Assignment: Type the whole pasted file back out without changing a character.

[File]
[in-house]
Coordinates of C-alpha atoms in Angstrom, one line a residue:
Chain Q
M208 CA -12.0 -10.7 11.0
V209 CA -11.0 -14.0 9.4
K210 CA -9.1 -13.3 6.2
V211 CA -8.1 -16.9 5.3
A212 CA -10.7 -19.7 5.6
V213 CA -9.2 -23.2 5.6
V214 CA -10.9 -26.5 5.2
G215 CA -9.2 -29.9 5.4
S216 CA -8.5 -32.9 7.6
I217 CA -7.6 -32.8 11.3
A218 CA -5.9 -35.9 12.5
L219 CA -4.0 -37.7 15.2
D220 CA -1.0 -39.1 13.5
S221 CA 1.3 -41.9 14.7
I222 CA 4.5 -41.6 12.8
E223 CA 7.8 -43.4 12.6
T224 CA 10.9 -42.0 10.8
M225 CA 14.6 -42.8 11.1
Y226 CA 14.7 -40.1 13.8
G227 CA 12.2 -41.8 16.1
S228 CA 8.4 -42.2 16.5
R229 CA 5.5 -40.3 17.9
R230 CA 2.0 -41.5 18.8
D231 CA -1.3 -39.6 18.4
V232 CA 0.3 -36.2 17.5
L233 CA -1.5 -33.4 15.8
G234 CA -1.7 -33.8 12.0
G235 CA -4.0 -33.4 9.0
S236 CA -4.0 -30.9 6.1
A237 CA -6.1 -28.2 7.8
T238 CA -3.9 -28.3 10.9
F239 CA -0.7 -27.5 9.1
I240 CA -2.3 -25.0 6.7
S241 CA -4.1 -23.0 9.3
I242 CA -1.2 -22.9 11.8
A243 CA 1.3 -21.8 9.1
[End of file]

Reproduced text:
[in-house]
Coordinates of C-alpha atoms in Angstrom, one line a residue:
Chain Q
M208 CA -12.0 -10.7 11.0
V209 CA -11.0 -14.0 9.4
K210 CA -9.1 -13.3 6.2
V211 CA -8.1 -16.9 5.3
A212 CA -10.7 -19.7 5.6
V213 CA -9.2 -23.2 5.6
V214 CA -10.9 -26.5 5.2
G215 CA -9.2 -29.9 5.4
S216 CA -8.5 -32.9 7.6
I217 CA -7.6 -32.8 11.3
A218 CA -5.9 -35.9 12.5
L219 CA -4.0 -37.7 15.2
D220 CA -1.0 -39.1 13.5
S221 CA 1.3 -41.9 14.7
I222 CA 4.5 -41.6 12.8
E223 CA 7.8 -43.4 12.6
T224 CA 10.9 -42.0 10.8
M225 CA 14.6 -42.8 11.1
Y226 CA 14.7 -40.1 13.8
G227 CA 12.2 -41.8 16.1
S228 CA 8.4 -42.2 16.5
R229 CA 5.5 -40.3 17.9
R230 CA 2.0 -41.5 18.8
D231 CA -1.3 -39.6 18.4
V232 CA 0.3 -36.2 17.5
L233 CA -1.5 -33.4 15.8
G234 CA -1.7 -33.8 12.0
G235 CA -4.0 -33.4 9.0
S236 CA -4.0 -30.9 6.1
A237 CA -6.1 -28.2 7.8
T238 CA -3.9 -28.3 10.9
F239 CA -0.7 -27.5 9.1
I240 CA -2.3 -25.0 6.7
S241 CA -4.1 -23.0 9.3
I242 CA -1.2 -22.9 11.8
A243 CA 1.3 -21.8 9.1